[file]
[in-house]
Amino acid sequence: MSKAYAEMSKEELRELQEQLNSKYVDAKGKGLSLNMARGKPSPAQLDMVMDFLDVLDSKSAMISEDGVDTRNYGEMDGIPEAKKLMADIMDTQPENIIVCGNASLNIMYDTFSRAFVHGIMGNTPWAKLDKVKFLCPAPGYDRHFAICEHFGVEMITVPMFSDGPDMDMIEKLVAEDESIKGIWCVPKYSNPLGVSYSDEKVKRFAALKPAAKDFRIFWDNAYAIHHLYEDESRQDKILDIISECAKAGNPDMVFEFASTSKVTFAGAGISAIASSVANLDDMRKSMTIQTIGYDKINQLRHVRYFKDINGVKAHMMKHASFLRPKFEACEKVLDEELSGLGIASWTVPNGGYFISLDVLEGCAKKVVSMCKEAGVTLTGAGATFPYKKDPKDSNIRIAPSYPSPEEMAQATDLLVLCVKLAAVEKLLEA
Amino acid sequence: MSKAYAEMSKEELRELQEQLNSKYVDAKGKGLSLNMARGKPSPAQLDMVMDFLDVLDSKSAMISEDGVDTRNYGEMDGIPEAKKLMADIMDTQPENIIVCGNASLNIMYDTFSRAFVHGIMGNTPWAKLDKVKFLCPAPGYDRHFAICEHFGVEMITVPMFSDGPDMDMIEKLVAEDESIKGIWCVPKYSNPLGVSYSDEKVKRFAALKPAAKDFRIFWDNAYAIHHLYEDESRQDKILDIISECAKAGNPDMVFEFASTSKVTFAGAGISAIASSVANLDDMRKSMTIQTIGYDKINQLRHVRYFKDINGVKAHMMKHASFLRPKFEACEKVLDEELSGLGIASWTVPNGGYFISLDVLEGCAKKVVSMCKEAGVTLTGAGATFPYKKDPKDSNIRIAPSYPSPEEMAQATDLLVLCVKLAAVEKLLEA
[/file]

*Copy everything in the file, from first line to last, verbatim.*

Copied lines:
[in-house]
Amino acid sequence: MSKAYAEMSKEELRELQEQLNSKYVDAKGKGLSLNMARGKPSPAQLDMVMDFLDVLDSKSAMISEDGVDTRNYGEMDGIPEAKKLMADIMDTQPENIIVCGNASLNIMYDTFSRAFVHGIMGNTPWAKLDKVKFLCPAPGYDRHFAICEHFGVEMITVPMFSDGPDMDMIEKLVAEDESIKGIWCVPKYSNPLGVSYSDEKVKRFAALKPAAKDFRIFWDNAYAIHHLYEDESRQDKILDIISECAKAGNPDMVFEFASTSKVTFAGAGISAIASSVANLDDMRKSMTIQTIGYDKINQLRHVRYFKDINGVKAHMMKHASFLRPKFEACEKVLDEELSGLGIASWTVPNGGYFISLDVLEGCAKKVVSMCKEAGVTLTGAGATFPYKKDPKDSNIRIAPSYPSPEEMAQATDLLVLCVKLAAVEKLLEA
Amino acid sequence: MSKAYAEMSKEELRELQEQLNSKYVDAKGKGLSLNMARGKPSPAQLDMVMDFLDVLDSKSAMISEDGVDTRNYGEMDGIPEAKKLMADIMDTQPENIIVCGNASLNIMYDTFSRAFVHGIMGNTPWAKLDKVKFLCPAPGYDRHFAICEHFGVEMITVPMFSDGPDMDMIEKLVAEDESIKGIWCVPKYSNPLGVSYSDEKVKRFAALKPAAKDFRIFWDNAYAIHHLYEDESRQDKILDIISECAKAGNPDMVFEFASTSKVTFAGAGISAIASSVANLDDMRKSMTIQTIGYDKINQLRHVRYFKDINGVKAHMMKHASFLRPKFEACEKVLDEELSGLGIASWTVPNGGYFISLDVLEGCAKKVVSMCKEAGVTLTGAGATFPYKKDPKDSNIRIAPSYPSPEEMAQATDLLVLCVKLAAVEKLLEA